Impacts of Global Change and Soil Properties on Phosphorus Transformation and Plant Responses in Alpine Grassland Ecosystem on the Northeastern Tibetan Plateau

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Dokumentart: PhDThesis
Date: 2024-01-29
Language: English
Faculty: 7 Mathematisch-Naturwissenschaftliche Fakultät
Department: Geographie, Geoökologie, Geowissenschaft
Advisor: Scholten, Thomas (Prof. Dr.)
Day of Oral Examination: 2023-12-19
DDC Classifikation: 500 - Natural sciences and mathematics
Other Keywords:
Alpine grassland
Global change
Soil phosphorus
Soil properties
Tibetan Plateau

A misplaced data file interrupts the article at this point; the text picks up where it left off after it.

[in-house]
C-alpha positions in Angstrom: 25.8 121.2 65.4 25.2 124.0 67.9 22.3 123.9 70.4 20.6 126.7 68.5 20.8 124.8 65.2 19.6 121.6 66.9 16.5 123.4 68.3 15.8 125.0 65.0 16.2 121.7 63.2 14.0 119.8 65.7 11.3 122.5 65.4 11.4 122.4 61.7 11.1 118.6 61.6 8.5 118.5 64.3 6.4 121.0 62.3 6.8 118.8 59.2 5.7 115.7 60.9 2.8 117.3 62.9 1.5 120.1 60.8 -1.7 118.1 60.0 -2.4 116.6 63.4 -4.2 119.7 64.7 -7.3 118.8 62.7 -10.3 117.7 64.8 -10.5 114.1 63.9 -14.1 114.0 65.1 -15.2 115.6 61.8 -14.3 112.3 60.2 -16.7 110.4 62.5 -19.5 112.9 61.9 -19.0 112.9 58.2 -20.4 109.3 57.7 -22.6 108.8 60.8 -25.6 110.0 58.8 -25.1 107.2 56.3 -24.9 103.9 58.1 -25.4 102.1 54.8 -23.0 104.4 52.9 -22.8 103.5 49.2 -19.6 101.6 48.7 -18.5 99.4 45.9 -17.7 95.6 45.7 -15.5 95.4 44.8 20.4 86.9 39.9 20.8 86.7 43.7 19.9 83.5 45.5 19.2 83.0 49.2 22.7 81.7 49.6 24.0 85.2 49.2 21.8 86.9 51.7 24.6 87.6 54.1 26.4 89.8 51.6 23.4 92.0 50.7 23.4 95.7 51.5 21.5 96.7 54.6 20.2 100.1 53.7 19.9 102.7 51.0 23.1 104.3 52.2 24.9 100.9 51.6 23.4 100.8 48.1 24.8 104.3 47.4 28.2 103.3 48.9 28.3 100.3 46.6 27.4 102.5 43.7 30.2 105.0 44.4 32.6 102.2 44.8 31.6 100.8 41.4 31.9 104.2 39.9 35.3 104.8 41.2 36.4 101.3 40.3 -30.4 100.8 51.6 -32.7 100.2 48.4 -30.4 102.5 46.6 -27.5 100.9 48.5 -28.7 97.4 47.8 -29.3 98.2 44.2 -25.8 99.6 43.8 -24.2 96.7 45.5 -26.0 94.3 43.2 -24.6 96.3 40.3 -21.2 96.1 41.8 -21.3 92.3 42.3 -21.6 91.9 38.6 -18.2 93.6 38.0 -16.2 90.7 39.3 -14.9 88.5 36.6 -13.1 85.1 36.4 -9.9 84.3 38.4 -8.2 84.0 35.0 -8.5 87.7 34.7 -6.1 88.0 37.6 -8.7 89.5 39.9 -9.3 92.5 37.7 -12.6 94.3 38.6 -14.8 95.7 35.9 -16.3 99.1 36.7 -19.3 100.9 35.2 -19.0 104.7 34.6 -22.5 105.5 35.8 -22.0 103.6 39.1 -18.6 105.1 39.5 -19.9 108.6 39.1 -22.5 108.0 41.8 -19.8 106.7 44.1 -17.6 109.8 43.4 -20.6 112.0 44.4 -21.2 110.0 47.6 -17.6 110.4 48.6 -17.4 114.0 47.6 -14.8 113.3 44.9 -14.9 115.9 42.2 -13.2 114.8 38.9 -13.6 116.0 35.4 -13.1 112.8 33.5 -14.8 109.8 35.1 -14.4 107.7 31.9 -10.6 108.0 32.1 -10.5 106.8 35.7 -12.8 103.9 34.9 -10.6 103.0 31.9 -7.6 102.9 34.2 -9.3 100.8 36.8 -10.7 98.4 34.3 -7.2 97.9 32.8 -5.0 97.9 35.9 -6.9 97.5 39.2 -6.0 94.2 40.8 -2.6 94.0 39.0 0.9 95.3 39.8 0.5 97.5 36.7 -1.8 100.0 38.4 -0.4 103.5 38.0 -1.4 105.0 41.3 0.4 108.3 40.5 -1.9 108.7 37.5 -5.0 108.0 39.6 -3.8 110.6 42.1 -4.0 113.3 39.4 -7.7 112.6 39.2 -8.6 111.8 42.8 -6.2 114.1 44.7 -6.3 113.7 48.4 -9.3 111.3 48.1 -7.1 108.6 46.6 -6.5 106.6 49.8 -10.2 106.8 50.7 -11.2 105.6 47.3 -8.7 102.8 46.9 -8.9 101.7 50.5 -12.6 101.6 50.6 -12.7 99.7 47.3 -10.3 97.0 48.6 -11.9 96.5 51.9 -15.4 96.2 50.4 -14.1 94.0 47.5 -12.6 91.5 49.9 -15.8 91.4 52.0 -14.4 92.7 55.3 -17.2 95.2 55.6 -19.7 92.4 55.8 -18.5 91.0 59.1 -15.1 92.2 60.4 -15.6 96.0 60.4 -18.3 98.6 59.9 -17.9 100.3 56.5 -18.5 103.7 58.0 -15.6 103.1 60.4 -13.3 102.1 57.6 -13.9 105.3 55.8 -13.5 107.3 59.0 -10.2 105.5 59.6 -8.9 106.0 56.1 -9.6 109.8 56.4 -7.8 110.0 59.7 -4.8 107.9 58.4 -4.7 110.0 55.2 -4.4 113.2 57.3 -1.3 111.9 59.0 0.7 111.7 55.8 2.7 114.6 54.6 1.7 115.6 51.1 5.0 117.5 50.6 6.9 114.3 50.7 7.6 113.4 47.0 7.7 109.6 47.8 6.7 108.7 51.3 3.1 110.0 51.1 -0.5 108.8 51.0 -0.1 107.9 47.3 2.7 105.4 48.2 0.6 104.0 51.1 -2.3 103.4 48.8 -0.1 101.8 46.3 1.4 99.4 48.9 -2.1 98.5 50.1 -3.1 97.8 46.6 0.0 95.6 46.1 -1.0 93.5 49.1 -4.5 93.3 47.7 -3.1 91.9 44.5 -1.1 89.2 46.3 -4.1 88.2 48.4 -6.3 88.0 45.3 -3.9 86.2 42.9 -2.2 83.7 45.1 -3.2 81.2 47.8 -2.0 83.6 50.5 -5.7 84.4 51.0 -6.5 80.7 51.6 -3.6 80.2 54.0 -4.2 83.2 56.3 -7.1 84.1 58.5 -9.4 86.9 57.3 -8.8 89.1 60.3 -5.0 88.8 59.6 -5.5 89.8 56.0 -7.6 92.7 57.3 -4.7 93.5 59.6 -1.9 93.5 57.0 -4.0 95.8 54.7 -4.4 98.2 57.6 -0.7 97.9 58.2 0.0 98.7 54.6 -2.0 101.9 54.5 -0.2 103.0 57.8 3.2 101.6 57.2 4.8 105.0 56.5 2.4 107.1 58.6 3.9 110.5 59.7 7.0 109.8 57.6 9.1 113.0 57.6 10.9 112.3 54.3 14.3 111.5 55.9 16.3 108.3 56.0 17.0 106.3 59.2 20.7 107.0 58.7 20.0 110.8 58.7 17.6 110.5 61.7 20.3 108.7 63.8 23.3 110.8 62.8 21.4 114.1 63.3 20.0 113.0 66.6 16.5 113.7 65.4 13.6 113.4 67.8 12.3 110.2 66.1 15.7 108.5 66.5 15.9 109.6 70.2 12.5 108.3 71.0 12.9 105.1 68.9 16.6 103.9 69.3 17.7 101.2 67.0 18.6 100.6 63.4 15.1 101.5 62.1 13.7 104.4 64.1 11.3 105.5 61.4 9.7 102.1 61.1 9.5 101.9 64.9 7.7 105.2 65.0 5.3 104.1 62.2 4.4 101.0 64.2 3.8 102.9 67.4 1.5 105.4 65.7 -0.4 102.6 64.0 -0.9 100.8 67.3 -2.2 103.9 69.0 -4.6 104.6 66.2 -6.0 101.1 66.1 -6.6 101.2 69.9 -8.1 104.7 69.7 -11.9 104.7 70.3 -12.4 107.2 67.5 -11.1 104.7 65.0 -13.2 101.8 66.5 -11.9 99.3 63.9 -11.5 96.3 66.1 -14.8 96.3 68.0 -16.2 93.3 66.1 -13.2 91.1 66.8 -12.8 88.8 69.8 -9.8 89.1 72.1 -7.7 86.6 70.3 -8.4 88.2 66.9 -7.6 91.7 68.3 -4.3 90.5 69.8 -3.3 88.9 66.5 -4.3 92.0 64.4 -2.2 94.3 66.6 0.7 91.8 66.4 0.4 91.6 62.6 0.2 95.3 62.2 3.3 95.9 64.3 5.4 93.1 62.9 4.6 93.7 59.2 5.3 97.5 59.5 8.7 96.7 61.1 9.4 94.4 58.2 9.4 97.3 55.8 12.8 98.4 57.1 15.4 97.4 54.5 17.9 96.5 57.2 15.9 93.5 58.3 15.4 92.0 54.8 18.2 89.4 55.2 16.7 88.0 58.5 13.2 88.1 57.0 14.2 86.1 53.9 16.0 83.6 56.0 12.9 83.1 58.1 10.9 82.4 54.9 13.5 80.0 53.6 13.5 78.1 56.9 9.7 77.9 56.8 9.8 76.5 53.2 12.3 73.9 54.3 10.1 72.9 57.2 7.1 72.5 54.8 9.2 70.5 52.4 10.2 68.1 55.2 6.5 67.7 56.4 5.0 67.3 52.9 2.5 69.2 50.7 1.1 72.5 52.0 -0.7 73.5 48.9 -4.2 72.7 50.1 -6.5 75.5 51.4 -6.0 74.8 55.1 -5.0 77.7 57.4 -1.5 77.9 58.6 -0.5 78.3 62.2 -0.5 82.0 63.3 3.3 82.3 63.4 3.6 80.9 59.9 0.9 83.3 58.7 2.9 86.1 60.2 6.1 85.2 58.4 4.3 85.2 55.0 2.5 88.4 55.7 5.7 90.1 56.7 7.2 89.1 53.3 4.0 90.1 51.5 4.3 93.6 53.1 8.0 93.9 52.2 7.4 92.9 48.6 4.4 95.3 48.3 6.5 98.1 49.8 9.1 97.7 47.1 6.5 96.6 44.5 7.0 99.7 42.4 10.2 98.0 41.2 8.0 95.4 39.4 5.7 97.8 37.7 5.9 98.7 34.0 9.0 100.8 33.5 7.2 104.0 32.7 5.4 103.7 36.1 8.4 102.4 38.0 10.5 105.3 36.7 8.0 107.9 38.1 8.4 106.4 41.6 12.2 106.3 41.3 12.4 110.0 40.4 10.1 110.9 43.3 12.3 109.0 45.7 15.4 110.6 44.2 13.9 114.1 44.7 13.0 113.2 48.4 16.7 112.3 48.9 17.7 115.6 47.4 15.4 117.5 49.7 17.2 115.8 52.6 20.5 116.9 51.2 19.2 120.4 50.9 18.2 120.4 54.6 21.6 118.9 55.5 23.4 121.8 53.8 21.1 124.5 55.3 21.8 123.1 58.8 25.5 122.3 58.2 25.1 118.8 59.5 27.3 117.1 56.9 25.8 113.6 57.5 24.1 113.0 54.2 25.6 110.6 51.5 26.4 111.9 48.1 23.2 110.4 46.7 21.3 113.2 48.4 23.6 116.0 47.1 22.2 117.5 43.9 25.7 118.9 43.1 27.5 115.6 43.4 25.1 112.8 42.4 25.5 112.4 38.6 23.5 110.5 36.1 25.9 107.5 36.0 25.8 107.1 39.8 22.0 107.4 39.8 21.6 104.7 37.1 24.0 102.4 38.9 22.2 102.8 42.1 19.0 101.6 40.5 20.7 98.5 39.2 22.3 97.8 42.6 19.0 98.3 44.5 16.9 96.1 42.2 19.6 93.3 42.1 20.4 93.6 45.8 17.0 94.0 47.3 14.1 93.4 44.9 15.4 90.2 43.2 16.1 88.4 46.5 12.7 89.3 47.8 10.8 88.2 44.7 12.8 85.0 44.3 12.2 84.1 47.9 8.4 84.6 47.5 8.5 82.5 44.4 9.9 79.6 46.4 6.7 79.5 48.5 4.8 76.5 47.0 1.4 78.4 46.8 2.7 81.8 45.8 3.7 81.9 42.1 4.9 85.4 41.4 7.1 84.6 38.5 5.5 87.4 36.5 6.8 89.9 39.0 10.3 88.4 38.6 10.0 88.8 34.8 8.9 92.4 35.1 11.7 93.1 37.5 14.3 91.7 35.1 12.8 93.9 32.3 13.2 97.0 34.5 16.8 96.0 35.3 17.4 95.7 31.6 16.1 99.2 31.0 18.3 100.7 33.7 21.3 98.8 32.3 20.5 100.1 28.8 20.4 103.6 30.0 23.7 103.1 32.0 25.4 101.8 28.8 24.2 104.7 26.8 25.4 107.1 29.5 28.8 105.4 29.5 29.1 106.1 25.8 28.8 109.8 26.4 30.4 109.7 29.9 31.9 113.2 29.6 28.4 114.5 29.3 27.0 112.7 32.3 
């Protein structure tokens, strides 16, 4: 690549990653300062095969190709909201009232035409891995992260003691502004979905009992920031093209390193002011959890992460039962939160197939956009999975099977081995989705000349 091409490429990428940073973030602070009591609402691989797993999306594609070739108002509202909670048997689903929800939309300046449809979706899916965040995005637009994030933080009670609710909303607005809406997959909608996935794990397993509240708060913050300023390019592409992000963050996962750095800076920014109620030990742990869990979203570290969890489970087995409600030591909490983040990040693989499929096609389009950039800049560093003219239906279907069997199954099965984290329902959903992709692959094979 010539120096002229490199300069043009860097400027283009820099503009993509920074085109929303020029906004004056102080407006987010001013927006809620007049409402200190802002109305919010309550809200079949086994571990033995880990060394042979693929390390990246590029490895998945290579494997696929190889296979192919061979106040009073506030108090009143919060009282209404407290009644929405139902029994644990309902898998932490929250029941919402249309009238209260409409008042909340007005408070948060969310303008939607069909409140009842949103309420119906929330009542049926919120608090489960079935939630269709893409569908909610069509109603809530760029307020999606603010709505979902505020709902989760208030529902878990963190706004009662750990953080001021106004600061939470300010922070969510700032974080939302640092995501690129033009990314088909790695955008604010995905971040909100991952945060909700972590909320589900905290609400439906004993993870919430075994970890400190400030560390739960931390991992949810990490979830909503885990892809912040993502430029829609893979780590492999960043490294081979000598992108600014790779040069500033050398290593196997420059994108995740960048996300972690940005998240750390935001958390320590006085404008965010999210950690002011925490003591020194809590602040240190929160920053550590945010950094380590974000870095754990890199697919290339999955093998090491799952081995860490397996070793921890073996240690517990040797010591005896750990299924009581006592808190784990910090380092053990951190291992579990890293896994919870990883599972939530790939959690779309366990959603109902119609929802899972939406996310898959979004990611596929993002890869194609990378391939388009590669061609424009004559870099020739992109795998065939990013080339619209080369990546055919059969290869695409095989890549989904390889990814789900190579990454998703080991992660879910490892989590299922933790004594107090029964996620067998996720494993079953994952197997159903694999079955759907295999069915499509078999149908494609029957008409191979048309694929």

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The grassland ecosystems of the Tibetan Plateau have witnessed substantial transformations in recent decades, driven by various global factors, including alterations in temperature and precipitation, nitrogen (N) deposition, and regional effects. Despite documented shifts in species richness and distribution towards higher elevations, there is a scarcity of comprehensive plant and soil data along elevation gradients in alpine grasslands. The intricate interplay between soil properties and nutrient supply on vegetation patterns at high altitudes, particularly the response of the "grass-line" to global warming, remains unexplored. To bridge these knowledge gaps, our research investigated the impacts of global changes, specifically warming and N deposition, and soil properties on soil phosphorus (P) transformation and plant P uptake. Leveraging insights from long-term nutrient addition experiments, random sampling, and open-top chamber experiments along elevation gradients in an alpine grassland on the northeastern Tibetan Plateau, the study delved into soil properties such as texture, bulk density, soil organic carbon (SOC), and soil P fractions. Furthermore, it explores plant and microbial P pools, P acquisition strategies, and biomass. Results revealed that N input had a discernible effect on plant P requirements, particularly under conditions of deficient soil available P. Changes in P acquisition strategies wielded a more substantial influence on community structure and composition than alterations in root traits. The addition of P significantly impacted plant growth, signifying a shift from nitrogen to P limitation with increased N input. Soil properties exhibited variations among sites, but pH remained stable at 0–10 cm soil depth due to the adequate levels of calcium and magnesium in the soil, which could buffer the impact of N deposition on soil acidification in the grassland ecosystem. Strong positive correlations were observed between organic P pools, SOC, and total N, highlighting the pivotal role of soil organic matter in sustaining soil P reserves. More importantly, P limitation did not emerge as the primary factor propelling grasses to higher elevations; instead, other soil properties and nutrients might play a key role. These findings underscore the importance of specific combinations of soil properties in constraining plant growth on the northeastern plateau, thereby influencing biodiversity and biomass production. This research highlights the factors influencing effective soil nutrients and provides valuable insights into predicting the impact of global changes on the stability and productivity of alpine grassland ecosystems.

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